A testimonial to the heights to which our consumer culture can go when shelter becomes an investment vehicle. Bad for the planet, bad for communities, bad for the poor, and yet another way to fleece the middle class of wealth via investment bubble. Not that we didn’t know all that, nor does the author come to this conclusion but the details give some insight into American thinking behind the built environment just when we should be preparing for a much more diminished resource consumption lifestyle.

Insights offered:

Homeownership replaced the status once attributed to careers, because now people have niche jobs so obscure that careers are too hard to read as a social marker so people talk about their houses and show off their houses waiting for the wow response to their immense foyers or home theatre, wet bar and jacuzzi.

The extent to which homes have been supersized outside of the Bay Area makes 3,000 sq ft look small when 9,000 sq feet is the top end. They’ve just increased the sizes of rooms. Interior designers have had trouble giving these interiors a human scale. Homeowners can’t remember how many bathrooms they have.

Americans want new stuff, thus new homes that are custom ordered from packages developed by corporate homebuilders ie: Toll Brothers. Much time is spent by homeowners choosing all the details. Increasing amenities are simply rolled into the mortgage thus creating a “savings” for the buyer compared to after market installation. Of course the size of these homes means enormous repair bills if you have to have a roof replaced or some painting done.

Investment property bought site unseen was supposed to be the new 401K but the reality of it is shabby homes for poor people, continued urban blight in communities and no guarantees that investor will reap a return due to mitigating circumstances like hurricanes and managers who run off with the rent.

Author offers a run down of all the home shows on TV, their origin and why they appeal. He also exposes the investment gurus that teach weekend workshops for a tidy sum, some of whom push illegal practices.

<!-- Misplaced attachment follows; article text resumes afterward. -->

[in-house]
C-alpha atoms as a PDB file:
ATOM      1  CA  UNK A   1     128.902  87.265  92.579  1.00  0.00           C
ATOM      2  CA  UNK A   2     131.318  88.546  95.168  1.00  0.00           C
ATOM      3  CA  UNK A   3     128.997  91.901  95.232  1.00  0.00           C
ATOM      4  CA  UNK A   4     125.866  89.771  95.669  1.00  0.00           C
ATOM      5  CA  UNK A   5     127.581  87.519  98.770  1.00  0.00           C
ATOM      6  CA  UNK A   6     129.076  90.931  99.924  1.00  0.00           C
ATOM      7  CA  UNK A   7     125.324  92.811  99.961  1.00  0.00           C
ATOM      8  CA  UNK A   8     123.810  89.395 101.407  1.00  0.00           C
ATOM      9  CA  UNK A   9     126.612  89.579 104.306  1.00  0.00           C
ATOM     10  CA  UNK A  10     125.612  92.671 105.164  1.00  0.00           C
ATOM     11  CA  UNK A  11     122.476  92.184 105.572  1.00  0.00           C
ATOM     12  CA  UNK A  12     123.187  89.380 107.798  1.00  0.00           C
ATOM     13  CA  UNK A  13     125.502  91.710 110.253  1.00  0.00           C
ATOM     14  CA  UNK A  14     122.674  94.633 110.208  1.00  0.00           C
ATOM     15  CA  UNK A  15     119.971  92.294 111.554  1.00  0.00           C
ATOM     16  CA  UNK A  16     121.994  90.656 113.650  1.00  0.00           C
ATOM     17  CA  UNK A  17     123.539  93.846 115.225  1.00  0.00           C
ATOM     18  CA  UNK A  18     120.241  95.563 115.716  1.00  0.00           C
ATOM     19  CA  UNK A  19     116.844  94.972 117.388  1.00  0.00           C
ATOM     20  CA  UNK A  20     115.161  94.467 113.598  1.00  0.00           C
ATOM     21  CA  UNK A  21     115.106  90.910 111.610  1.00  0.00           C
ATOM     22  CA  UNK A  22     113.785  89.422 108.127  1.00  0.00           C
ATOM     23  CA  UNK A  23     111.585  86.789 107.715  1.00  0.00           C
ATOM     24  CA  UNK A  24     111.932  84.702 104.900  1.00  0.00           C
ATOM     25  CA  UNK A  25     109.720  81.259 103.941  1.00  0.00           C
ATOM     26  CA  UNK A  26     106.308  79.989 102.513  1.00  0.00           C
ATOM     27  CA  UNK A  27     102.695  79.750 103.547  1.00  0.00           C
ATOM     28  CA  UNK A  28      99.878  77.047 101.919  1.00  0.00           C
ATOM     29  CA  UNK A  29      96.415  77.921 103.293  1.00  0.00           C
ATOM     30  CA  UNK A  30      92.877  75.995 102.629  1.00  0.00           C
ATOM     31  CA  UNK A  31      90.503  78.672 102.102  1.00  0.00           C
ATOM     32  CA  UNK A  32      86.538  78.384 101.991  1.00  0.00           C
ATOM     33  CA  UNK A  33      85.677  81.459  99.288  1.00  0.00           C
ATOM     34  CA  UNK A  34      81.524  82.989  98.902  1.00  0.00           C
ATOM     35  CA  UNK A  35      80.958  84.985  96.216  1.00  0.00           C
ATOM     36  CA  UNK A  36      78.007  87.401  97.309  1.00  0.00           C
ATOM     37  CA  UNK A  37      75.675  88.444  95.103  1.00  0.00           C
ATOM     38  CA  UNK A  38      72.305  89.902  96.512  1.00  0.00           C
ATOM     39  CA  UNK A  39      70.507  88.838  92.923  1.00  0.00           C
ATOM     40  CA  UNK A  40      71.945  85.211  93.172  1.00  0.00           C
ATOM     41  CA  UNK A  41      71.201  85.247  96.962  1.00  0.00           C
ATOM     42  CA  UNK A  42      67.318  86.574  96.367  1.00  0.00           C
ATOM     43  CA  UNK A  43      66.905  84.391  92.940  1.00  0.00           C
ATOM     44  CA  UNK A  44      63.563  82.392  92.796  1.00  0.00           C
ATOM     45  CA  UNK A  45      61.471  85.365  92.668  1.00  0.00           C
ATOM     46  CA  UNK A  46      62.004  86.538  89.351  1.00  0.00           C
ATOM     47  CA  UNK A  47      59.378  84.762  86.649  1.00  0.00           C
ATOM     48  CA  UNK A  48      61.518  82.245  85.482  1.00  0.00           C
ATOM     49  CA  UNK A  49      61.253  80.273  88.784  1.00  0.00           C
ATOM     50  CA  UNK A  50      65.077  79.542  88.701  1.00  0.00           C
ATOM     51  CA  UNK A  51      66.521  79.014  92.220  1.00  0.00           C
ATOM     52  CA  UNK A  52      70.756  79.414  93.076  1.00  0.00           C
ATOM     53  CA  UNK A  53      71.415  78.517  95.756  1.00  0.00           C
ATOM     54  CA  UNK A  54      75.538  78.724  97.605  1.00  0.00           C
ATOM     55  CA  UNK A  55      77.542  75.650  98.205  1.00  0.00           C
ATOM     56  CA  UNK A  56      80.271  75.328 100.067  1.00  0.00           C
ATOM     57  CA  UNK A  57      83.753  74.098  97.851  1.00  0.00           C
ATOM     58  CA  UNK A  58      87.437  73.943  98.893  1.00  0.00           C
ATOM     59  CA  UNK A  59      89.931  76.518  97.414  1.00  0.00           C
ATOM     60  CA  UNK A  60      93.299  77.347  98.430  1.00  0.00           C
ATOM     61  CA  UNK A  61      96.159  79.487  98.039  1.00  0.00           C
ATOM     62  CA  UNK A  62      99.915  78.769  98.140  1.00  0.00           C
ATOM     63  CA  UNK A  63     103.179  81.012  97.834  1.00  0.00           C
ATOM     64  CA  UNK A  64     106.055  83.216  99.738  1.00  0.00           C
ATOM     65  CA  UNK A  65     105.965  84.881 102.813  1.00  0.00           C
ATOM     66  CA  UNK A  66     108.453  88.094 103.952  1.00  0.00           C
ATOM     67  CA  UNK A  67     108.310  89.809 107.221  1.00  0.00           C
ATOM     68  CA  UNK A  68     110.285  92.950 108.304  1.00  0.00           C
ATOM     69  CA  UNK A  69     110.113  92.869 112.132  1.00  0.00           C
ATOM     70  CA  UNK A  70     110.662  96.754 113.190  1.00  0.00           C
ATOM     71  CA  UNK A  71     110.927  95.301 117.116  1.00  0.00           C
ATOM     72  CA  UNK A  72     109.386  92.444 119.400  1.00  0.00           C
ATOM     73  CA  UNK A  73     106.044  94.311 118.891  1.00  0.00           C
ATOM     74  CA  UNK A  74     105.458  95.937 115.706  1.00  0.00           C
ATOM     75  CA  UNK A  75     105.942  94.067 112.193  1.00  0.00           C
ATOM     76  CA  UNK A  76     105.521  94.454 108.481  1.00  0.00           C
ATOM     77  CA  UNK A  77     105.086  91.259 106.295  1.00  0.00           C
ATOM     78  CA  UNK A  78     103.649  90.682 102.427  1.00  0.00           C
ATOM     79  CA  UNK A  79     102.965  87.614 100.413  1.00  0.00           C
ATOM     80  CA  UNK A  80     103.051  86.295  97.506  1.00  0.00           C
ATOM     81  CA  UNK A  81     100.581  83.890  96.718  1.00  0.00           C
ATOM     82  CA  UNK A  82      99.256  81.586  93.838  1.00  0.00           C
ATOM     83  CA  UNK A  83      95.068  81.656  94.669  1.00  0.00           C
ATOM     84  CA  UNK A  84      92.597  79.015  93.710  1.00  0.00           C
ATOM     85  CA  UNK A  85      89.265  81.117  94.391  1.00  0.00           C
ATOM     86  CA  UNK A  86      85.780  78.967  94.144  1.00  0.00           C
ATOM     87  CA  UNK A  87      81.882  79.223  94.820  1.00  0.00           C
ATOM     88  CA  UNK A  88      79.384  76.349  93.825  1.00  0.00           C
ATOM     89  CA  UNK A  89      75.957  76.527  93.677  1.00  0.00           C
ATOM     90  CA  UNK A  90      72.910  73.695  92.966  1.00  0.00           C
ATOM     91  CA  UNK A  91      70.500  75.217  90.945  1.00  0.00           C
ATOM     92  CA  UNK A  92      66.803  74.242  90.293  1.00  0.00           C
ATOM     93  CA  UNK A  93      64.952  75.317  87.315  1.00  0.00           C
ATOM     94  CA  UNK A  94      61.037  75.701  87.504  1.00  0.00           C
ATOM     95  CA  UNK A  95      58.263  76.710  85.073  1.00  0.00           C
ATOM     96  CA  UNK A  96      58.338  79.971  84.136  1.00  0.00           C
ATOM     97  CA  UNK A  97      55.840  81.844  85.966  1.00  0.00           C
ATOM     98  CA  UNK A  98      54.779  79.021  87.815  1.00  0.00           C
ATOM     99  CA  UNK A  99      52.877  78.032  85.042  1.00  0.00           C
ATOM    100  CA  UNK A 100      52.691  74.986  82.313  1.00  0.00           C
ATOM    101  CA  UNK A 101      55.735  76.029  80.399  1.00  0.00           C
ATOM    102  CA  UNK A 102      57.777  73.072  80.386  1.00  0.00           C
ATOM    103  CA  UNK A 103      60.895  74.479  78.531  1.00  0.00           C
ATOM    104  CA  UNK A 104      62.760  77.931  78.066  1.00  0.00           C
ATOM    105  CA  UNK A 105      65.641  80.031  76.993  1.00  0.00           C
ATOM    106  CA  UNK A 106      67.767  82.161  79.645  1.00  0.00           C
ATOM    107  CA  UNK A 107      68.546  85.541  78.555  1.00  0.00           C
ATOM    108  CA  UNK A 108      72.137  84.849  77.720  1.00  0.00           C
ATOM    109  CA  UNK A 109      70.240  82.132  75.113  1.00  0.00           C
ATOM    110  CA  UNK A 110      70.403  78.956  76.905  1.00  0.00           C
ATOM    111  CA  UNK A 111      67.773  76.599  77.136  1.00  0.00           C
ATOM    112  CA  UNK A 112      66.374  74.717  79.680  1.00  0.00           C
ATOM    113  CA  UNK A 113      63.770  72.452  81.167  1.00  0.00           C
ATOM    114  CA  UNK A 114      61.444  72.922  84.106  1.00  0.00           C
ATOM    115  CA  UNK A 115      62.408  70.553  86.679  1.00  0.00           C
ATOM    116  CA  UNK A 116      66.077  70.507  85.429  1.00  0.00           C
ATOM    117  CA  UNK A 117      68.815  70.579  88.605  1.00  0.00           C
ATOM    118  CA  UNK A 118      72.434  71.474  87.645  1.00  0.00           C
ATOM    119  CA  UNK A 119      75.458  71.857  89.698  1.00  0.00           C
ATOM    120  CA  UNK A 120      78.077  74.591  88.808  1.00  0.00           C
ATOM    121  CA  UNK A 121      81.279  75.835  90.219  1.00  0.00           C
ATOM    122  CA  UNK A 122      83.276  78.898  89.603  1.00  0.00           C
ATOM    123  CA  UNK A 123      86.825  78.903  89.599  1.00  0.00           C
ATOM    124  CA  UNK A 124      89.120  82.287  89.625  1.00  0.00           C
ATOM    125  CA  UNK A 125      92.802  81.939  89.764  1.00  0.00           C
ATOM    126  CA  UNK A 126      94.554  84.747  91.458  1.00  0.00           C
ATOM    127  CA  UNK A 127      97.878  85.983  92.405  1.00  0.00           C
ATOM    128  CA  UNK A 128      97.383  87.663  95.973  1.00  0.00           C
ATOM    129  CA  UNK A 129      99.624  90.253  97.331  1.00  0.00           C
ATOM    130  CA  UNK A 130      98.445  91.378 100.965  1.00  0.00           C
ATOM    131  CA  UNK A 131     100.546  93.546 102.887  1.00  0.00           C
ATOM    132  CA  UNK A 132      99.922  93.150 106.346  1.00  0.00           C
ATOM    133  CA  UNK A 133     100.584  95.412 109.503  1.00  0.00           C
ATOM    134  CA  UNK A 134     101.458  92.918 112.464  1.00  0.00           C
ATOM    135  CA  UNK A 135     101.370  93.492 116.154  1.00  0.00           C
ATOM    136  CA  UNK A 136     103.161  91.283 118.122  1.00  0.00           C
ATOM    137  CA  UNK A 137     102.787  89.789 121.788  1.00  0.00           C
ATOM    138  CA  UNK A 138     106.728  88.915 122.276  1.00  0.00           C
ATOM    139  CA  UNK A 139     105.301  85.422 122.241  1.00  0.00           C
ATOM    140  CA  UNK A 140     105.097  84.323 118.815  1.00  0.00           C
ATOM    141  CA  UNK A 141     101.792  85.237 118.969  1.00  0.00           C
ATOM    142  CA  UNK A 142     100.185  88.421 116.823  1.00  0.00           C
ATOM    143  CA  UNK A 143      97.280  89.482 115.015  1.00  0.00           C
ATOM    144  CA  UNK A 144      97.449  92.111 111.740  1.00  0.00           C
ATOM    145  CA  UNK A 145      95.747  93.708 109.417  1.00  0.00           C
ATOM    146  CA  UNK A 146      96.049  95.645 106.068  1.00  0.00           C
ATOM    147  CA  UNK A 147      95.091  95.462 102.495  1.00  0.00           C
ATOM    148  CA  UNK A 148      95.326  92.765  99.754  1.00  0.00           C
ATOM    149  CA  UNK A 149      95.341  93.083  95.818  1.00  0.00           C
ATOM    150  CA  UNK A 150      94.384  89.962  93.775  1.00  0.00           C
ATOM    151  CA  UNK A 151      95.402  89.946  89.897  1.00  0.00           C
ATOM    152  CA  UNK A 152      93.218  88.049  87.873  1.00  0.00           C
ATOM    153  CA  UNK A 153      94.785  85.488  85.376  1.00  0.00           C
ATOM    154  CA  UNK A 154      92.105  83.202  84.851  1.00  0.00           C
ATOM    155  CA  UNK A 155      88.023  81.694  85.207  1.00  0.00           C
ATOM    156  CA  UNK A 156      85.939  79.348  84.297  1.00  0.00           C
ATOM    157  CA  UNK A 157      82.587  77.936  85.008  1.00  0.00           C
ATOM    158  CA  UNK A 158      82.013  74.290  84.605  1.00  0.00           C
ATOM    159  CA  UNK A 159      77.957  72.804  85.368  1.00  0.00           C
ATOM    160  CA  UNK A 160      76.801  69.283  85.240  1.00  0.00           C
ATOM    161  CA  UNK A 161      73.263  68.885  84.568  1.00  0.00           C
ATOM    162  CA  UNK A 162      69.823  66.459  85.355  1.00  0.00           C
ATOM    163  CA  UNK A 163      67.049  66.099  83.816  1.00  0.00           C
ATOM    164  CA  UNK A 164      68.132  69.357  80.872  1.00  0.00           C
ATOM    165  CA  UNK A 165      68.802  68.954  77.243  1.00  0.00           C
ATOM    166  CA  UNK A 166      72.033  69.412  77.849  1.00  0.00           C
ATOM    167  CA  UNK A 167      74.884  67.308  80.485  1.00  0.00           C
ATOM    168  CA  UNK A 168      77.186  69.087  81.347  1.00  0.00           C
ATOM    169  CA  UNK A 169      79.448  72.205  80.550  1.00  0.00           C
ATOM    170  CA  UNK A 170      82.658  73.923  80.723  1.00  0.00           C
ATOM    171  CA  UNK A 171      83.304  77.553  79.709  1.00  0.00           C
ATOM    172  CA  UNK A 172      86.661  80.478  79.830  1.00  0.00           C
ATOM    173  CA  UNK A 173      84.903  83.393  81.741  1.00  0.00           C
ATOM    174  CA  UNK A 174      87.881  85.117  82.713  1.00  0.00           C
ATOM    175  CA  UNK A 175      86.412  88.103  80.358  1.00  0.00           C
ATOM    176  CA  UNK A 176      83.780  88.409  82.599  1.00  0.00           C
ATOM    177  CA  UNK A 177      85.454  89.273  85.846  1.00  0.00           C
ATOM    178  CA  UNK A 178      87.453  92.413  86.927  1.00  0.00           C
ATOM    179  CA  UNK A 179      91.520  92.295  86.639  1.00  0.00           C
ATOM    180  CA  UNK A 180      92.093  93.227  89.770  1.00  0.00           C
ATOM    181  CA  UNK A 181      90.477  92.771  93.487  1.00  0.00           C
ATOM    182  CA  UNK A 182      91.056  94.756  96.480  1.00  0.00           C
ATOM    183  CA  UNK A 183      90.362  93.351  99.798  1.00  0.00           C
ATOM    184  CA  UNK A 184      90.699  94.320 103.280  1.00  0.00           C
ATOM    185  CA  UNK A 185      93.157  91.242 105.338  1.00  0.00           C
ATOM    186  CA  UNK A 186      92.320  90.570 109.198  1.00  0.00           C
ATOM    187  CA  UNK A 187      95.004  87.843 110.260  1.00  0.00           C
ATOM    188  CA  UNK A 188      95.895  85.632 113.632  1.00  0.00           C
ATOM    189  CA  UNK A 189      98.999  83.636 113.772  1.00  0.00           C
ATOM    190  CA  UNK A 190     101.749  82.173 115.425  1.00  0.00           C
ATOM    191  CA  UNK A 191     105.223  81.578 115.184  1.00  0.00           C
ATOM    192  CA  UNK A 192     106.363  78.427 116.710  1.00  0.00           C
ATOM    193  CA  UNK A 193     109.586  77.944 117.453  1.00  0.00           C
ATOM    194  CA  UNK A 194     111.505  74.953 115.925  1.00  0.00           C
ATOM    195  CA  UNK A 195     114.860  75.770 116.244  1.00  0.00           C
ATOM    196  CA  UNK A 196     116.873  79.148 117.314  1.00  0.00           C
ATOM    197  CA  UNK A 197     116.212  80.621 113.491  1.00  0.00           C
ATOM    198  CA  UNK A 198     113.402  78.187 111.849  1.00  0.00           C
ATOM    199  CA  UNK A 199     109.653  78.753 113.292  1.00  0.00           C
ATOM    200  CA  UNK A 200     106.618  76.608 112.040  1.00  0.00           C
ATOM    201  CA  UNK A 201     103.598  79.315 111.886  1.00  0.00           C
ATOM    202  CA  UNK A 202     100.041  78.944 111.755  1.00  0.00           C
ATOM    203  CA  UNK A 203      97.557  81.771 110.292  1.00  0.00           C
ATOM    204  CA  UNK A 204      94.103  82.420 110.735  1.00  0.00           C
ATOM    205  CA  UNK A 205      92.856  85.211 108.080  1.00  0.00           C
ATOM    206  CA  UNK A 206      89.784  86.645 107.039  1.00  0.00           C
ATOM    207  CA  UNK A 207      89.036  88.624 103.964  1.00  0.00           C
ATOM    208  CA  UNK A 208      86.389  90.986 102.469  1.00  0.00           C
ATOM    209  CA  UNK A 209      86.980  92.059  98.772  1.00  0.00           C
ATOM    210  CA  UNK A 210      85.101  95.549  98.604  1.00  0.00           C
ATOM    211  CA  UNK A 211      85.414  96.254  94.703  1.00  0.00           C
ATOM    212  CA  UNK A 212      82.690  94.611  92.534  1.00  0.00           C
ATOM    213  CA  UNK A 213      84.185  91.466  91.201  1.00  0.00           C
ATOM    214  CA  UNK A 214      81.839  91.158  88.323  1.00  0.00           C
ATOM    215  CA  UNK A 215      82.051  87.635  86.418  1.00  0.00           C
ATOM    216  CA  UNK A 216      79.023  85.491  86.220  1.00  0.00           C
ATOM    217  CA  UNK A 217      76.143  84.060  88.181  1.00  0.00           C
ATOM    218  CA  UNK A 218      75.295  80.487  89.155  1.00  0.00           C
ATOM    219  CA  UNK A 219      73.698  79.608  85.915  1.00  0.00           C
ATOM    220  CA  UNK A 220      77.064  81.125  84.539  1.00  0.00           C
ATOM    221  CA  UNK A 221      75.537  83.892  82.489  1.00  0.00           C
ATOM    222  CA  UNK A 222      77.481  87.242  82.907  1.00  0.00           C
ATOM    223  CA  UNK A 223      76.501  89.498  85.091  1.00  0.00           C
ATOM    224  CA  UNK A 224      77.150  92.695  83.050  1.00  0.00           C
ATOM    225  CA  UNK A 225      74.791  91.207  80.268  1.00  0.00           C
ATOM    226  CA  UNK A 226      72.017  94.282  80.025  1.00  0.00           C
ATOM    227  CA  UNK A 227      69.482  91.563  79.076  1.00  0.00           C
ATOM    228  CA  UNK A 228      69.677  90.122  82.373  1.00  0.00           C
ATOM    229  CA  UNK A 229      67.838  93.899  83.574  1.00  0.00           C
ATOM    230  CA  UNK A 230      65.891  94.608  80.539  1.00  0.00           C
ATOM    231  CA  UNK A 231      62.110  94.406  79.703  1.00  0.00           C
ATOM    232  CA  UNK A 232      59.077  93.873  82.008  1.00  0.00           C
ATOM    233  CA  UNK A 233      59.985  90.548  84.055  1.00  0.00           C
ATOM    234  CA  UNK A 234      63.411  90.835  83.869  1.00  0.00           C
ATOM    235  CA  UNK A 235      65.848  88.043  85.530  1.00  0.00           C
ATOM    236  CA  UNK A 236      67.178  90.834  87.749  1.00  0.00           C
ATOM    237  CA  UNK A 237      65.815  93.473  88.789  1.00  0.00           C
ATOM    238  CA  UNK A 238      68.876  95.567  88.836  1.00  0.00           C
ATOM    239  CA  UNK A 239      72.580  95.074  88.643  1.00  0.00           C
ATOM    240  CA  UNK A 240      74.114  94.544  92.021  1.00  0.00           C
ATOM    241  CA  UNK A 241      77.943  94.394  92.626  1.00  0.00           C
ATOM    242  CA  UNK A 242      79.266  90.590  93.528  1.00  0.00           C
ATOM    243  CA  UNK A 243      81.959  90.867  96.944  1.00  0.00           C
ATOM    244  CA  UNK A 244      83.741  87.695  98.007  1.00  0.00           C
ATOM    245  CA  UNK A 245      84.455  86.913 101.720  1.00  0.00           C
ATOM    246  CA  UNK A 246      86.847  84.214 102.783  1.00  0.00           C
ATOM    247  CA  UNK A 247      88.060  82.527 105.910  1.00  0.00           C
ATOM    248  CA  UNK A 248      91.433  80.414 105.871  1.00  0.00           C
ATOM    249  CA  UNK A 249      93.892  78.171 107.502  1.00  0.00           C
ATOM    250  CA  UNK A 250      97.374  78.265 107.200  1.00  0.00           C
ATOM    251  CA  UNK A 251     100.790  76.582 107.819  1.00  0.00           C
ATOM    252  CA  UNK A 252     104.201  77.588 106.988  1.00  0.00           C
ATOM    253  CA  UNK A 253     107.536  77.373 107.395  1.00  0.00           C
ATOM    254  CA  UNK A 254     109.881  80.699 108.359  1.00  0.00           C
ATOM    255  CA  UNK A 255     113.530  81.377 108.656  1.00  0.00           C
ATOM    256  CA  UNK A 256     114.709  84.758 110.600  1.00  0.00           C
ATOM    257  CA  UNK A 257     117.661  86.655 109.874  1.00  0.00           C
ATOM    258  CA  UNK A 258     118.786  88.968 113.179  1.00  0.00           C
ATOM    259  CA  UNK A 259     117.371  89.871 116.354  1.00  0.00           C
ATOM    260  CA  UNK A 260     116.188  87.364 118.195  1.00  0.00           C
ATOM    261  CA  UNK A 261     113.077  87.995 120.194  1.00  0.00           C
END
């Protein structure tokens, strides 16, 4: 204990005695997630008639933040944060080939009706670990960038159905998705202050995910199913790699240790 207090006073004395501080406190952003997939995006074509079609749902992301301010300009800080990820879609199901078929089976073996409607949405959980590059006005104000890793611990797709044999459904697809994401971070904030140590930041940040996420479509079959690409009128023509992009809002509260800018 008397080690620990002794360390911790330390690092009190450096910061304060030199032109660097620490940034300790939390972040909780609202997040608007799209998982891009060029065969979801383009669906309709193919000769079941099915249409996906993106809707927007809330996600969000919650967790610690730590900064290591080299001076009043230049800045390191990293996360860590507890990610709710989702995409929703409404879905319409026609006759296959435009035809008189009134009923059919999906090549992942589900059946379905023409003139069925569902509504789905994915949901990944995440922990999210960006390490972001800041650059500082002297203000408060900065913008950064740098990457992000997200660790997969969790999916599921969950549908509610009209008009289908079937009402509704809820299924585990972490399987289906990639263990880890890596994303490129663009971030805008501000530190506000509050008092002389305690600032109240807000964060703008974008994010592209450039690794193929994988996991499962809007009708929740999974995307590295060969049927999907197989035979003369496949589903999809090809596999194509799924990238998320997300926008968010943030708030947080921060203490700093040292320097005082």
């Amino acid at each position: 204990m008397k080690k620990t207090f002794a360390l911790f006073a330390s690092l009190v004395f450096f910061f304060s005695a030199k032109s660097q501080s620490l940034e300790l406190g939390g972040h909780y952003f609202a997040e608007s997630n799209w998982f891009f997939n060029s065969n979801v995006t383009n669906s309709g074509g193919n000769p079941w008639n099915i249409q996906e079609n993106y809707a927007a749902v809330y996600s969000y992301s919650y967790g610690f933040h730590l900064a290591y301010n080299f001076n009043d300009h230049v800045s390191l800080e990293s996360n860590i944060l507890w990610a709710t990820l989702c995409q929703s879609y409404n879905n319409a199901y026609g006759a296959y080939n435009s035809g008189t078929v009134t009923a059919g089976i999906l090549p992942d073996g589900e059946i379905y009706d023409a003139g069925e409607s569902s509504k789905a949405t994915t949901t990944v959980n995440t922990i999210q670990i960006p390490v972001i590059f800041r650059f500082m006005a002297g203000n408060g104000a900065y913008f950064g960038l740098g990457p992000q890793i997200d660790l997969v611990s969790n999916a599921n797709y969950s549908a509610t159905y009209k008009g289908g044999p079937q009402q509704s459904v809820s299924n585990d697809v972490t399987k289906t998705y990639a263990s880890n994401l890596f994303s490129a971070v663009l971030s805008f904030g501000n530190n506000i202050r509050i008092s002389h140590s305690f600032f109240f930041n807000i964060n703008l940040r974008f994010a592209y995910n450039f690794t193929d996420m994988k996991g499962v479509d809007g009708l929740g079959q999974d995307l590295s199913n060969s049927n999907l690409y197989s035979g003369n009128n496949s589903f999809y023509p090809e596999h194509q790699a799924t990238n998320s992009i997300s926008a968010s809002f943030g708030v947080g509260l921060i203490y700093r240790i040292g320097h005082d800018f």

Author did not discuss how zoning plays a role in enabling these ridiculous homes. Author is himself a self-identified victim of House Lust and his book does not offer a serious conclusion, only that house lust, like fitness fads shift the culture in favor of the trend even as it dies out. So we’re stuck with it. This is what we’re up against in attempting to change the culture towards sustainability.

Like other material obsessions that turn into addictions, more is never enough. Author does not speculate why except that’s it an American thing. I would say that in a culture of the individual, “more” fails to fill an original need for authenticity ie: shelter that actually fits the lifestyle of the home dweller. American home building is about buying a product based on marketing. People project onto their purchase who they think they are and what they think they want their lives to be, thus the chef kitchens that are never cooked in. And an American built environment that is disfunctional, driving up isolation among people by being so spread out. There is nothing in such House Lust that brings families or communities together.